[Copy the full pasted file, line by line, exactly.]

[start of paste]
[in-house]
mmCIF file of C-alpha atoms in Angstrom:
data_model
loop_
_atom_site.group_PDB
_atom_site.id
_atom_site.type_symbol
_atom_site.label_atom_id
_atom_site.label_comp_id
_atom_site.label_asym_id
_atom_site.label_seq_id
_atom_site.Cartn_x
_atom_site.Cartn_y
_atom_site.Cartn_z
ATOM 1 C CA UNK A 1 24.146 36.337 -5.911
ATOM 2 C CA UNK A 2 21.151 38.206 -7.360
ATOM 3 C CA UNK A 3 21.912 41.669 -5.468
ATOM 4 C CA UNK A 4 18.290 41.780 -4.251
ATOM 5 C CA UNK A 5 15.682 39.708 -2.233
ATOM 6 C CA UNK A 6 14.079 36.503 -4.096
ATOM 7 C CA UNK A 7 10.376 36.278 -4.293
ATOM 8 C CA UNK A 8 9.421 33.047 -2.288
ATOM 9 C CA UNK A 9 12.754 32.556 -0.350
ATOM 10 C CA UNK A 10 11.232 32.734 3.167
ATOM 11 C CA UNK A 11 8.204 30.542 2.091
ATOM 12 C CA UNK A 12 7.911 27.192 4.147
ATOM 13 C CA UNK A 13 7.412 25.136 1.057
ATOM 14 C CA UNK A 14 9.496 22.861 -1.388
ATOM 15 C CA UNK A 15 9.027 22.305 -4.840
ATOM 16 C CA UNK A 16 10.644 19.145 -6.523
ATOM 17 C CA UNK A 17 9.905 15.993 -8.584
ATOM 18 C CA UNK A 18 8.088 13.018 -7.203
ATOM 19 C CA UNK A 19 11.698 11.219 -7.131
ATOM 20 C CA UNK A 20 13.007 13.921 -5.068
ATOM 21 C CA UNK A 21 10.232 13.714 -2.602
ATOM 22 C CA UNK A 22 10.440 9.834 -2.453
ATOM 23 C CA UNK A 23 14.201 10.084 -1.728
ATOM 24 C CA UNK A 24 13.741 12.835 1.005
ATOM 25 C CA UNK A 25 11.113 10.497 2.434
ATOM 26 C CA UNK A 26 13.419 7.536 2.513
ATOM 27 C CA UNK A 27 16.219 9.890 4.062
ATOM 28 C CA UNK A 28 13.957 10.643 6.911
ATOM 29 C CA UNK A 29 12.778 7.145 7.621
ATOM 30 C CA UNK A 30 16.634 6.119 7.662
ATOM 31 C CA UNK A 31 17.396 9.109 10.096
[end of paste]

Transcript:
[in-house]
mmCIF file of C-alpha atoms in Angstrom:
data_model
loop_
_atom_site.group_PDB
_atom_site.id
_atom_site.type_symbol
_atom_site.label_atom_id
_atom_site.label_comp_id
_atom_site.label_asym_id
_atom_site.label_seq_id
_atom_site.Cartn_x
_atom_site.Cartn_y
_atom_site.Cartn_z
ATOM 1 C CA UNK A 1 24.146 36.337 -5.911
ATOM 2 C CA UNK A 2 21.151 38.206 -7.360
ATOM 3 C CA UNK A 3 21.912 41.669 -5.468
ATOM 4 C CA UNK A 4 18.290 41.780 -4.251
ATOM 5 C CA UNK A 5 15.682 39.708 -2.233
ATOM 6 C CA UNK A 6 14.079 36.503 -4.096
ATOM 7 C CA UNK A 7 10.376 36.278 -4.293
ATOM 8 C CA UNK A 8 9.421 33.047 -2.288
ATOM 9 C CA UNK A 9 12.754 32.556 -0.350
ATOM 10 C CA UNK A 10 11.232 32.734 3.167
ATOM 11 C CA UNK A 11 8.204 30.542 2.091
ATOM 12 C CA UNK A 12 7.911 27.192 4.147
ATOM 13 C CA UNK A 13 7.412 25.136 1.057
ATOM 14 C CA UNK A 14 9.496 22.861 -1.388
ATOM 15 C CA UNK A 15 9.027 22.305 -4.840
ATOM 16 C CA UNK A 16 10.644 19.145 -6.523
ATOM 17 C CA UNK A 17 9.905 15.993 -8.584
ATOM 18 C CA UNK A 18 8.088 13.018 -7.203
ATOM 19 C CA UNK A 19 11.698 11.219 -7.131
ATOM 20 C CA UNK A 20 13.007 13.921 -5.068
ATOM 21 C CA UNK A 21 10.232 13.714 -2.602
ATOM 22 C CA UNK A 22 10.440 9.834 -2.453
ATOM 23 C CA UNK A 23 14.201 10.084 -1.728
ATOM 24 C CA UNK A 24 13.741 12.835 1.005
ATOM 25 C CA UNK A 25 11.113 10.497 2.434
ATOM 26 C CA UNK A 26 13.419 7.536 2.513
ATOM 27 C CA UNK A 27 16.219 9.890 4.062
ATOM 28 C CA UNK A 28 13.957 10.643 6.911
ATOM 29 C CA UNK A 29 12.778 7.145 7.621
ATOM 30 C CA UNK A 30 16.634 6.119 7.662
ATOM 31 C CA UNK A 31 17.396 9.109 10.096